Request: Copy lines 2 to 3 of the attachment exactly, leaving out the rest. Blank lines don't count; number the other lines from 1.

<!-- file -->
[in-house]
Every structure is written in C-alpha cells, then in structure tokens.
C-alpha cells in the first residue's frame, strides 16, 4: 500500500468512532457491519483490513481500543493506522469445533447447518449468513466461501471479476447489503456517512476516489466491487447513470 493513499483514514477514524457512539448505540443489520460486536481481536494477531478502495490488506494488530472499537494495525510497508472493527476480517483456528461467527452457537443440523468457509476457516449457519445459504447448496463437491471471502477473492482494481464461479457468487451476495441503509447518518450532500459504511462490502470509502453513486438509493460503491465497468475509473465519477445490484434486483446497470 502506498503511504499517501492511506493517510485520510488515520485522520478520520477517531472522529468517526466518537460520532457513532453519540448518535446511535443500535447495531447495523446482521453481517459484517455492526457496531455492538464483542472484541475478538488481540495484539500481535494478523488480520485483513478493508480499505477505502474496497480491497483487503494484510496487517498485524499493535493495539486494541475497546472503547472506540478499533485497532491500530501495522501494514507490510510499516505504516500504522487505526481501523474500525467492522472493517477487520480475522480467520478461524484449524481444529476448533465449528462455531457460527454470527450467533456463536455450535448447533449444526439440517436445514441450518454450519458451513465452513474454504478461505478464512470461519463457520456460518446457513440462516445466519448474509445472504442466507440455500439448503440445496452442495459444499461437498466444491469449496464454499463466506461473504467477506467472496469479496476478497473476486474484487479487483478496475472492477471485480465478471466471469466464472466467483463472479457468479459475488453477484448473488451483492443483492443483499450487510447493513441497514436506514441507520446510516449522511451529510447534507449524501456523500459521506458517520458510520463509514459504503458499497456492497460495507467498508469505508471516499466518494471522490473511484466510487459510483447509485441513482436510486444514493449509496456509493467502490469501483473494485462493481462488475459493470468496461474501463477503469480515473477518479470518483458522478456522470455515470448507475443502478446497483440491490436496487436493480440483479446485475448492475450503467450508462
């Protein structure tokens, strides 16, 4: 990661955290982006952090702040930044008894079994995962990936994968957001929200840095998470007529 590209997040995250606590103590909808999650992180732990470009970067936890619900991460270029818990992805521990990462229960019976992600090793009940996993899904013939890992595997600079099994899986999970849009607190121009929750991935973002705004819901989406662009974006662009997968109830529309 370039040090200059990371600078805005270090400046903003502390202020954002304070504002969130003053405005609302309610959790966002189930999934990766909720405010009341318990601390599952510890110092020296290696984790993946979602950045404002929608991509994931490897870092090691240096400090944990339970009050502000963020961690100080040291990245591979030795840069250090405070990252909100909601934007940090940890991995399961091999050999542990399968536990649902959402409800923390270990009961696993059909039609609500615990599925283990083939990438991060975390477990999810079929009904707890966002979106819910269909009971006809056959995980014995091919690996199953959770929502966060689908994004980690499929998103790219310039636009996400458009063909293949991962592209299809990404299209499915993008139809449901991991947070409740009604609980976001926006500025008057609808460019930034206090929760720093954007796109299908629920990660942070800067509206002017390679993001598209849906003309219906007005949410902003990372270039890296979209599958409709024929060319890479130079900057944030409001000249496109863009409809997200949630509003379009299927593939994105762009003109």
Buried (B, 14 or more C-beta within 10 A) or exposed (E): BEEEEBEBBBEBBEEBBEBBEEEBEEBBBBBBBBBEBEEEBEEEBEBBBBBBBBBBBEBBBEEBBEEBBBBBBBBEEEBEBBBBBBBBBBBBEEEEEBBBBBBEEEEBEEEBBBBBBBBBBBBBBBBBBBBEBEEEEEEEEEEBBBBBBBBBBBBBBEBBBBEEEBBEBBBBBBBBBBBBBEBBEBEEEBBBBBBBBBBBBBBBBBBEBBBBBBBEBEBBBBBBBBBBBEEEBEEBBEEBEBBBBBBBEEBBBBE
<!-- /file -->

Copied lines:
Every structure is written in C-alpha cells, then in structure tokens.
C-alpha cells in the first residue's frame, strides 16, 4: 500500500468512532457491519483490513481500543493506522469445533447447518449468513466461501471479476447489503456517512476516489466491487447513470 493513499483514514477514524457512539448505540443489520460486536481481536494477531478502495490488506494488530472499537494495525510497508472493527476480517483456528461467527452457537443440523468457509476457516449457519445459504447448496463437491471471502477473492482494481464461479457468487451476495441503509447518518450532500459504511462490502470509502453513486438509493460503491465497468475509473465519477445490484434486483446497470 502506498503511504499517501492511506493517510485520510488515520485522520478520520477517531472522529468517526466518537460520532457513532453519540448518535446511535443500535447495531447495523446482521453481517459484517455492526457496531455492538464483542472484541475478538488481540495484539500481535494478523488480520485483513478493508480499505477505502474496497480491497483487503494484510496487517498485524499493535493495539486494541475497546472503547472506540478499533485497532491500530501495522501494514507490510510499516505504516500504522487505526481501523474500525467492522472493517477487520480475522480467520478461524484449524481444529476448533465449528462455531457460527454470527450467533456463536455450535448447533449444526439440517436445514441450518454450519458451513465452513474454504478461505478464512470461519463457520456460518446457513440462516445466519448474509445472504442466507440455500439448503440445496452442495459444499461437498466444491469449496464454499463466506461473504467477506467472496469479496476478497473476486474484487479487483478496475472492477471485480465478471466471469466464472466467483463472479457468479459475488453477484448473488451483492443483492443483499450487510447493513441497514436506514441507520446510516449522511451529510447534507449524501456523500459521506458517520458510520463509514459504503458499497456492497460495507467498508469505508471516499466518494471522490473511484466510487459510483447509485441513482436510486444514493449509496456509493467502490469501483473494485462493481462488475459493470468496461474501463477503469480515473477518479470518483458522478456522470455515470448507475443502478446497483440491490436496487436493480440483479446485475448492475450503467450508462